Lawn and Tree Fertilizers Can Help You Get Better Resutls

It may only be a day, but today finally feels like spring. With highs expected in the upper 70s today, it can almost make you forget that it snowed last Friday and that it is supposed to snow again this Saturday. For today though you are digging out the gardening supplies and getting ready to make the most of these 24 hours of sunshine and heat.
With plans to use the deep root fertilization that the landscaping expert recommended and you hope that you can get all of the applications completed before the next round of rain and snow arrive. And while the moisture and the cooler temperatures are not spring like, they might be just what you need to make sure that the organic tree fertilizer application does what it is supposed to do. You expect, in fact, that there are going to be many of the neighbors who will be doing the same. From deep root feeder applications to other treatments like plant root stimulators and root enhancers, this is exactly the kind of weather that many people have been looking for after a winter that has lasted far too long. And while the summer like weather may only be around for a few angles, you know that it will not last long. You also know, however, that the winter like temperatures are not going to be here forever.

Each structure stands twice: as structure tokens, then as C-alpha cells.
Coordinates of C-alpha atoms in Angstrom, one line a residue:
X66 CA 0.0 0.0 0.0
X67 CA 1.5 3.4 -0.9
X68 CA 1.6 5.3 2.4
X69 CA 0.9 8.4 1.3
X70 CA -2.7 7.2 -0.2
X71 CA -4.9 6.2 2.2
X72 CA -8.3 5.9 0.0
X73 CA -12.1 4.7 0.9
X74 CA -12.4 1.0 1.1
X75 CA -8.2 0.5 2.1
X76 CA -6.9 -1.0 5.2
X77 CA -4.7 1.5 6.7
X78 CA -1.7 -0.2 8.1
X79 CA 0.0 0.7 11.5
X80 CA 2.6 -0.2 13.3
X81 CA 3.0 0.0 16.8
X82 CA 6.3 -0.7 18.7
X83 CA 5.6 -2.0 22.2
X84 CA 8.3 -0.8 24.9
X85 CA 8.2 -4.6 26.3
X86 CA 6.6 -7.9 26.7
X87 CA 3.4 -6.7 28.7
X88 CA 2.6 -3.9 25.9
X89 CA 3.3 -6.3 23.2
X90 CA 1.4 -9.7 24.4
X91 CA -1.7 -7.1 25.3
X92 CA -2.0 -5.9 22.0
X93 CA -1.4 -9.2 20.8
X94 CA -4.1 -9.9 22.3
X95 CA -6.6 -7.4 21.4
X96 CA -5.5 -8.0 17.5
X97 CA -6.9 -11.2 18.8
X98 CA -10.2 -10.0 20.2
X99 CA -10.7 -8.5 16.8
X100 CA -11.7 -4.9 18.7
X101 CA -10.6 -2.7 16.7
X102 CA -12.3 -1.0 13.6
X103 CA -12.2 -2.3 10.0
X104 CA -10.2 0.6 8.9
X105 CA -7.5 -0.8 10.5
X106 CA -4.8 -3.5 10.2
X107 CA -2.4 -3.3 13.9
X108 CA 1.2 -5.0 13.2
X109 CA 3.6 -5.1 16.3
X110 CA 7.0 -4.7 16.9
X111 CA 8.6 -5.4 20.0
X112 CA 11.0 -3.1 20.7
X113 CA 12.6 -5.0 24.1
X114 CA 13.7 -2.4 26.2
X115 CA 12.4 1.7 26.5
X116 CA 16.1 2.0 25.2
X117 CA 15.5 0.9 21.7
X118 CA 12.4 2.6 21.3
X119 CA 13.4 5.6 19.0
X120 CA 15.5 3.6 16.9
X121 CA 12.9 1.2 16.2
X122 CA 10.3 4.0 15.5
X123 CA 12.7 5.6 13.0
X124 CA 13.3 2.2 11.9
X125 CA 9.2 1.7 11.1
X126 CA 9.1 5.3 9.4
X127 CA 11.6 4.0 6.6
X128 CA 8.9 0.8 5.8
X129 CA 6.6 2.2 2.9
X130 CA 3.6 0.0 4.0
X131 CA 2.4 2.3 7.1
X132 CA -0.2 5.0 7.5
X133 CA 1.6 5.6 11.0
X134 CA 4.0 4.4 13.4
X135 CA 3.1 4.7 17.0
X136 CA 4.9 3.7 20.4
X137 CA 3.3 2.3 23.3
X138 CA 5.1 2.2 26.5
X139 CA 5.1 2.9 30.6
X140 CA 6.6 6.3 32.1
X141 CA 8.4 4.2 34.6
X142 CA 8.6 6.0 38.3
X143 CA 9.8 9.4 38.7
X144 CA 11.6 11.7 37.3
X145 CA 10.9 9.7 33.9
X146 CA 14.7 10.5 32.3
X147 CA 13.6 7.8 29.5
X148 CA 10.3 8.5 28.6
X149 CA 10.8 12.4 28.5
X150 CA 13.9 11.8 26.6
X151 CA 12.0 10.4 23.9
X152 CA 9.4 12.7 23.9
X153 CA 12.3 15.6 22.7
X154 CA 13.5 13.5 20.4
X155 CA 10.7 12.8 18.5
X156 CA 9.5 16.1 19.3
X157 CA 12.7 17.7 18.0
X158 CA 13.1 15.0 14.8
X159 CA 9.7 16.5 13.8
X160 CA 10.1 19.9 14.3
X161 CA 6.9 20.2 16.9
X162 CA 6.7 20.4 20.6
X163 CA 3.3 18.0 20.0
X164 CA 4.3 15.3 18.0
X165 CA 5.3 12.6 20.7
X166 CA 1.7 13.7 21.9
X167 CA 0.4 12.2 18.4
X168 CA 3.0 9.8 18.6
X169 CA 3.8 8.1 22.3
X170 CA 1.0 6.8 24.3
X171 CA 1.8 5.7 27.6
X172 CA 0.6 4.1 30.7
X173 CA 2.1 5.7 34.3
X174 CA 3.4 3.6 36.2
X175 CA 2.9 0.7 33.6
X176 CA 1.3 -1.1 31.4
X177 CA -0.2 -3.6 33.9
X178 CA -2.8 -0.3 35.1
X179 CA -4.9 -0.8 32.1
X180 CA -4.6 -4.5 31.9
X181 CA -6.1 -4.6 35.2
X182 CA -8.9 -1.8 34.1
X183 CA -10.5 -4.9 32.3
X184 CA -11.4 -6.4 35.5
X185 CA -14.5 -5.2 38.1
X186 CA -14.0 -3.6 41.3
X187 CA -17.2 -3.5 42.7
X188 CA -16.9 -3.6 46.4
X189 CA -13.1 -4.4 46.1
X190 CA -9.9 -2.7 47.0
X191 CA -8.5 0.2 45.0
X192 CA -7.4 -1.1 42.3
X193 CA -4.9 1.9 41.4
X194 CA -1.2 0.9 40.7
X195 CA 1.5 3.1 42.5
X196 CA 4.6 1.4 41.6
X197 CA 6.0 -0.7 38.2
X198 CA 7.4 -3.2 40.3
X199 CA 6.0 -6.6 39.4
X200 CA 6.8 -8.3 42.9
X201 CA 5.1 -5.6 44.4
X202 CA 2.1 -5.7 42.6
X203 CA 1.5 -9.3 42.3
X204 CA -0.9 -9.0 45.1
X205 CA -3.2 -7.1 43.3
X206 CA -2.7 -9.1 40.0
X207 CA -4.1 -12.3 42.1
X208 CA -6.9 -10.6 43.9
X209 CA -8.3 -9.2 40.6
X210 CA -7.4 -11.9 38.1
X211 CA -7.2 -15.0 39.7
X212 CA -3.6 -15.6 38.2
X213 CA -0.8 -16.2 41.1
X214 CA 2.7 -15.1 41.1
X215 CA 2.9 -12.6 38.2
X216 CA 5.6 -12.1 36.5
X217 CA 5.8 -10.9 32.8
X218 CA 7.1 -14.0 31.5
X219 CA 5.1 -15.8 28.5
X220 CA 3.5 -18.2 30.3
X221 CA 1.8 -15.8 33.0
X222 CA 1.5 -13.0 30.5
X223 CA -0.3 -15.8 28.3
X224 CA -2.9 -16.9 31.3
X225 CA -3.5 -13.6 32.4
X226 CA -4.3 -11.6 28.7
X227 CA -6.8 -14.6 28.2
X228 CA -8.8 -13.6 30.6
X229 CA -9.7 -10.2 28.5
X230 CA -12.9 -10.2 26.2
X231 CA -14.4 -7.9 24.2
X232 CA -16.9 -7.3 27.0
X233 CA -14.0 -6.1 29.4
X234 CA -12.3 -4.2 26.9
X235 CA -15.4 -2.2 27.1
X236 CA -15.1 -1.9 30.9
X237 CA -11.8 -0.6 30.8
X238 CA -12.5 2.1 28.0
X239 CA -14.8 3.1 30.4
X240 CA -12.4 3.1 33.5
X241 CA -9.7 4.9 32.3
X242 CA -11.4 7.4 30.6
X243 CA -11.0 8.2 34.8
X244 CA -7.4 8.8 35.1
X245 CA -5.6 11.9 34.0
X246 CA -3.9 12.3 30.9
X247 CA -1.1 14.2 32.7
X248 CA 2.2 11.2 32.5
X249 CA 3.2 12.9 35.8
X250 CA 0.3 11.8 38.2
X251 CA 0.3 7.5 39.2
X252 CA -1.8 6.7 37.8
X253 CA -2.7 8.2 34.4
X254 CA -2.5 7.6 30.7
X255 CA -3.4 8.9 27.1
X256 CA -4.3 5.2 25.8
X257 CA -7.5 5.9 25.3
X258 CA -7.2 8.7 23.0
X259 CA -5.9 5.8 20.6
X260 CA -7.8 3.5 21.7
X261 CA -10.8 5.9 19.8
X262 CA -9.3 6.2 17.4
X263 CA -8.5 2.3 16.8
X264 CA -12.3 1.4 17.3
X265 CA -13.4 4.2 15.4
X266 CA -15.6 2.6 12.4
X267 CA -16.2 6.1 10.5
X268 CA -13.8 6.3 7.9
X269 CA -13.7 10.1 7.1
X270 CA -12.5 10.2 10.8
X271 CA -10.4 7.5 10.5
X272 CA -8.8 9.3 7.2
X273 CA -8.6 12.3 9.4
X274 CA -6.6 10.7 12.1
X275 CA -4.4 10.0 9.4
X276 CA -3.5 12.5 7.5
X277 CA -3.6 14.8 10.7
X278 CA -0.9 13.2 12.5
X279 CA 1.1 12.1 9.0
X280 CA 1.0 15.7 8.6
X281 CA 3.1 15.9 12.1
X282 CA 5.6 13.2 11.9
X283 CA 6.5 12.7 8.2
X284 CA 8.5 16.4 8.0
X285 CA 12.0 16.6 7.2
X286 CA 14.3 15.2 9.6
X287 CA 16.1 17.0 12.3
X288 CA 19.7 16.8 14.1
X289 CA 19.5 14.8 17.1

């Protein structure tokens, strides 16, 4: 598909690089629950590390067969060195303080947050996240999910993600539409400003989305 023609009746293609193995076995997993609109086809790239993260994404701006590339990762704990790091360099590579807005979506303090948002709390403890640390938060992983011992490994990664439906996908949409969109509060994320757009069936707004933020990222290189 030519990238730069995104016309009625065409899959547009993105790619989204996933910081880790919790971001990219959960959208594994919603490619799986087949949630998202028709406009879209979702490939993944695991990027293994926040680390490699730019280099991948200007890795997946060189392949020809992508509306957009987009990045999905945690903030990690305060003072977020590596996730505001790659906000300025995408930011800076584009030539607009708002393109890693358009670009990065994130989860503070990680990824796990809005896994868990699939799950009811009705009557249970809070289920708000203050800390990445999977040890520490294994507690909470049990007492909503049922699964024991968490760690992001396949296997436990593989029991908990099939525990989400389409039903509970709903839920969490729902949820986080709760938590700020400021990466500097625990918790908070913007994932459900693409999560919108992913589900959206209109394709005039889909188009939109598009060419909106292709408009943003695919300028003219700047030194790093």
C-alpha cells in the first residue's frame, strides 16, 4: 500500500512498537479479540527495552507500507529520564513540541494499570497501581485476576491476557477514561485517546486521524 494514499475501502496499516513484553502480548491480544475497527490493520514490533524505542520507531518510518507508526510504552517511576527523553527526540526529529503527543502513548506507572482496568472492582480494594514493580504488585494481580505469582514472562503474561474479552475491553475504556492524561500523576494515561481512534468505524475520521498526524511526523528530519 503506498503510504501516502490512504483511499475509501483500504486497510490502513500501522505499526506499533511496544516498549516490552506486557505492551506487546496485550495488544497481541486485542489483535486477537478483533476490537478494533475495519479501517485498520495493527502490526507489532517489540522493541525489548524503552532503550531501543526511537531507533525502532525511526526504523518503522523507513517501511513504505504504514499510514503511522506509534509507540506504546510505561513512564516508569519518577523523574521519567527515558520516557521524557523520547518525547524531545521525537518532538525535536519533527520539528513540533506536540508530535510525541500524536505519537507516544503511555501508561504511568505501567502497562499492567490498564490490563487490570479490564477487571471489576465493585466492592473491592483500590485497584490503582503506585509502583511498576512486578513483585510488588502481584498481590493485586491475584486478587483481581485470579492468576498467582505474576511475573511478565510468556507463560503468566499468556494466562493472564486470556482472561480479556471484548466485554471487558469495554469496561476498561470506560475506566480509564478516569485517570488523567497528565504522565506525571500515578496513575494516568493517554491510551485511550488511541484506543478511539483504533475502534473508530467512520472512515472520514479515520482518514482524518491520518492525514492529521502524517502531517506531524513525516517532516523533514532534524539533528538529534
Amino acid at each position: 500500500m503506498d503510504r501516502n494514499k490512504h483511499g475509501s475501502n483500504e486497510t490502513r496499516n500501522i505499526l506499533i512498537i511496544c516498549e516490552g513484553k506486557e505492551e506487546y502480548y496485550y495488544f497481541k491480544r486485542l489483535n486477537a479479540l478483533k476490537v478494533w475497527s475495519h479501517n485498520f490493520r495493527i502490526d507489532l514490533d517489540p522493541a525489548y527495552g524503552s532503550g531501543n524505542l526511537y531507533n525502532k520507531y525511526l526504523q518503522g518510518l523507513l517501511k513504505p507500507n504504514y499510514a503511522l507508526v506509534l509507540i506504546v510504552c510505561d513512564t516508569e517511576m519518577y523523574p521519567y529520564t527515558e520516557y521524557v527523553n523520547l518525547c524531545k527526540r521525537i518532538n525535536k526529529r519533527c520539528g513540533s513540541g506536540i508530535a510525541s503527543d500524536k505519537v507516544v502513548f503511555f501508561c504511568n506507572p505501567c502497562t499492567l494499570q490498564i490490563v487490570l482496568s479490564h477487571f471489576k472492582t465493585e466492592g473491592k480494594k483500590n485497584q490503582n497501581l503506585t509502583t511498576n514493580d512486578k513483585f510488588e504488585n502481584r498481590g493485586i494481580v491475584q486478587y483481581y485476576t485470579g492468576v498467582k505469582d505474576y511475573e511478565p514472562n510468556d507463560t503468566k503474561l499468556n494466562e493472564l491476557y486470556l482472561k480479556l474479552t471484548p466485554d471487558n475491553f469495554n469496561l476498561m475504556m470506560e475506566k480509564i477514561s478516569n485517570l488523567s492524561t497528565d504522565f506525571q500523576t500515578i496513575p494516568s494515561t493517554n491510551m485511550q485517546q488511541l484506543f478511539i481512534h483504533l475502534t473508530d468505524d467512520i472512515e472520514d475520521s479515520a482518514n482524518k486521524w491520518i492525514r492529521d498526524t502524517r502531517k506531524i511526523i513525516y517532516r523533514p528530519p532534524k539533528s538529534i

Consider some of these facts and figures about fertilizer applications and how they are affected by different kinds of soil:

  • Conservative estimates report 30% to 50% of crop yields are attributed to synthetic or natural commercial fertilizer.
  • Most plants require a soil pH of 6.5 to 6.8 to absorb phosphorus.
  • Deep root feeders are a great way to help trees and shrubs stay healthy.
  • While simultaneously reducing the mortality rate in seedlings by up to 60%, IBA increases the rate of growth in young plants.
  • Fertilizers enhance the growth of plants by meeting goals in two different ways. The traditional one being additives that provide nutrients. The second mode is when some fertilizers act is to enhance the effectiveness of the soil by modifying its water retention and aeration.
  • Chemical minerals and agricultural and are very important in industrial use of fertilizers. An industry that is valued at approximately $200 billion.